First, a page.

Archive for ‘Photography’

July 20, 2013

Rare Mammatus “Breast” Clouds

Mammatus, also known as mammatocumulus (meaning “mammary cloud” or “breast cloud”), is a meteorological term applied to a cellular pattern of pouches hanging underneath the base of a cloud. They are a rare example of clouds sinking in air, most form in rising air, and are associated with severe storms.

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I saw these marshmallow skies at sunset over Toronto, Canada last night after the severe wind thunderstorm blew through. Trees were damaged and one huge tree had fallen on the path blocking it in the park.
These “Breast” clouds, probably named by a man, are seen with severe weather usually after a storm, but it is pretty hard to see during.

These cloud formations were named Mammatus because some scientist said it looked like a cows udder. I thought they looked like marshmallows, I would have named them Marshmalltus.

If seen before a storm seek shelter immediately, some heavy weather and wind is coming your way. Although some people associate these clouds with tornadoes, it is not always the case. It was a wicked wind thunderstorm yesterday and some power lines and big trees came down as proof.
It is advised not to chase these types of storm clouds, so I’m sure lots more will now.
It is fitting that these breast clouds showed themselves on the anniversary of the arrest of Gwen Jacob who changed the law and got topless rights for women. The goddess thanks you from the skies and so do a lot of men I’m sure. Thanks for the mammaries!!! May the Breast Cloud be with you always.

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July 2, 2013

Milkweed is not a Weed it is Important Monarch Butterfly Food

20130702-171904.jpgMilkweed is not a weed, it is important butterfly food. The Monarch butterfly decline is directly related to environmental degradation, destruction of their habitat and the use of pesticides from Monsanto. The use of glyphosate developed by Monsanto in the U.S. for products like Round-up which is the number one selling herbicide in America are a threat to important pollinators and plants.

Read the full story here-

http://www.cbc.ca/news/technology/story/2013/03/20/f-monarch-butterfly.html

Monarch butterflies cannot complete their life cycle without the milkweed family. These plants are important because it is the only food source of the monarch butterfly larvae.
The female lays her eggs on the plant and the young caterpillar eats it as food until it turns into a butterfly to then feast on the milkweeds nectar. Eating the milkweed as its only food source it absorbs the acidic bitter constituents from the plant and that is what deters predators from eating it.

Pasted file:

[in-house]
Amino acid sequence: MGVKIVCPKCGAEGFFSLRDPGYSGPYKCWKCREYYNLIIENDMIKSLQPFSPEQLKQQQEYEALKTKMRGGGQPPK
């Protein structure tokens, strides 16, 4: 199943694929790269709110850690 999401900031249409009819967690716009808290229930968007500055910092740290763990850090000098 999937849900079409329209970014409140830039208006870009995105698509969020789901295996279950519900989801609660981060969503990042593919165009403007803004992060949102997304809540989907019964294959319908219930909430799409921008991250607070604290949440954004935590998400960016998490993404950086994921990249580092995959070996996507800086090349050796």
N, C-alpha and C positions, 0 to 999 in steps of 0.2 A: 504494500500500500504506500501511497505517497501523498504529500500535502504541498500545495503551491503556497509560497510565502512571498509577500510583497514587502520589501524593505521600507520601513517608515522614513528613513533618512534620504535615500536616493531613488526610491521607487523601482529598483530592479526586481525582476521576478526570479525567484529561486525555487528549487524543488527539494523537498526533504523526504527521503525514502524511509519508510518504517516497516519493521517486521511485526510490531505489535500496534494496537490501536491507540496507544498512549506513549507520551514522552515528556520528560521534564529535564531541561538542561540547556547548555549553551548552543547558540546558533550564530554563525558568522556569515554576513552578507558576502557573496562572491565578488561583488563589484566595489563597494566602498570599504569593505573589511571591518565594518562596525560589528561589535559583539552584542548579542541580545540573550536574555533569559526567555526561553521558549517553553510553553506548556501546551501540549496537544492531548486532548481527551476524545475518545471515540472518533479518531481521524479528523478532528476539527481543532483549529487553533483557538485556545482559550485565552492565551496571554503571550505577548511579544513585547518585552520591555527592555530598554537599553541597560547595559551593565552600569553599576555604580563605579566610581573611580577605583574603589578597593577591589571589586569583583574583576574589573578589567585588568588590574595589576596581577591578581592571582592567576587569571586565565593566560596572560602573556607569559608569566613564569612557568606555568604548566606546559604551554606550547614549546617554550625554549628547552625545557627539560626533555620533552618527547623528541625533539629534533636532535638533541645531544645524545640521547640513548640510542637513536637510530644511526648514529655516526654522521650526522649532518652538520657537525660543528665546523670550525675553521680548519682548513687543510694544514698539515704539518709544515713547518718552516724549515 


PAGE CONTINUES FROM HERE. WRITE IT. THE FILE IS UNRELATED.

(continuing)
Common milkweed as it is called Asclepias syriaca is the most common milkweed although it is not invasive it grows in colonies like goldenrod. Milkweeds are becoming less common in some areas in North America threatening the declining monarch population.

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Maybe it is considered a weed because of the name, but it is very pleasant smelling and the flowers are very beautiful. It blooms June to August in umbrella like clusters with up curved horn purple petals below a crown of hoods. It releases silky parachute seeds from pods after it flowers.

It is native to North America even though the Latin species syriaca name of the common variety suggests it is from Syria. It is common there and in Southern Europe but it was actually brought there from North America. It is native from Quebec to Saskatchewan south into The United States.

The common name Milkweed has that name because the plant has a thick milky white sap that has bitter chemicals that protect it from predators. The sap and root are potentially toxic having cardioactive compounds that influence the heart so avoid internal use of fresh sap.

There are other Asclepias species of milkweed- butterfly weed milkweed, swamp milkweed, poke milkweed and all are important nectaring and nesting sites for the monarch butterfly. It is important to build butterfly friendly areas for the monarch butterflies and other important pollinators on their flight path and stop the use of pesticides and insecticides from Monsanto to ensure a rebound in population numbers.

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October 3, 2012

The History of the Aura in Art and Photography

THE AURA~

The rainbow around our body.

The aura is a protective energy field that emanates around us and connects to the
chakras. That is why the aura is sometimes called the eighth chakra. This shifting shield of light is as unique as we are. The aura can change size, shape and colour depending on mood, sound, frequencies, environment, and reflects physical, mental and spiritual health.

The word aura originated from the Latin word
aurea which means golden. It represents a
symbol of transcendental divinity, holiness and has a long history
of being depicted in art, particularly around religious figures.
Earlier depictions of the aura were known as the halo or corona.
The corona is the halo around the sun, and its rays of light
represented Gods like the Greek Sun God Apollo.

Ancient Egyptians
wore headdresses to show this corona in the physical material
sense. This is where the crown symbol has come from, designated for
royalty. The crown which symbolizes figureheads or god-like humans
is the halo aura power symbol of divine nature, and means
transcendence from ordinary existence.

In religious paintings of the aura, called aureole, early depictions display rays of white light or had rainbow shadings. The coloured auras gold or blue indicated
celestial glory  during the Renaissance Era.

The Italian Aura version called the Mandorla, meaning almond-shaped, indicates the in-between middle shape of the Vesica piscis symbol, that happens when two circles overlap. It represents the Virgin Mary and the birth of Christ. The painted auras had multi-layers of colours encased around the person. Rare occasions showed 7 doves, indicating the 7 gifts of the Holy Ghost, in 7 coloured layers.

A square halo around the head in art indicated an earth element, and
usually distinguished the living from the saints.

A triangle halo represented the trinity, used to represent God the father, as well
as the son and the Holy Ghost, which is the feminine mother.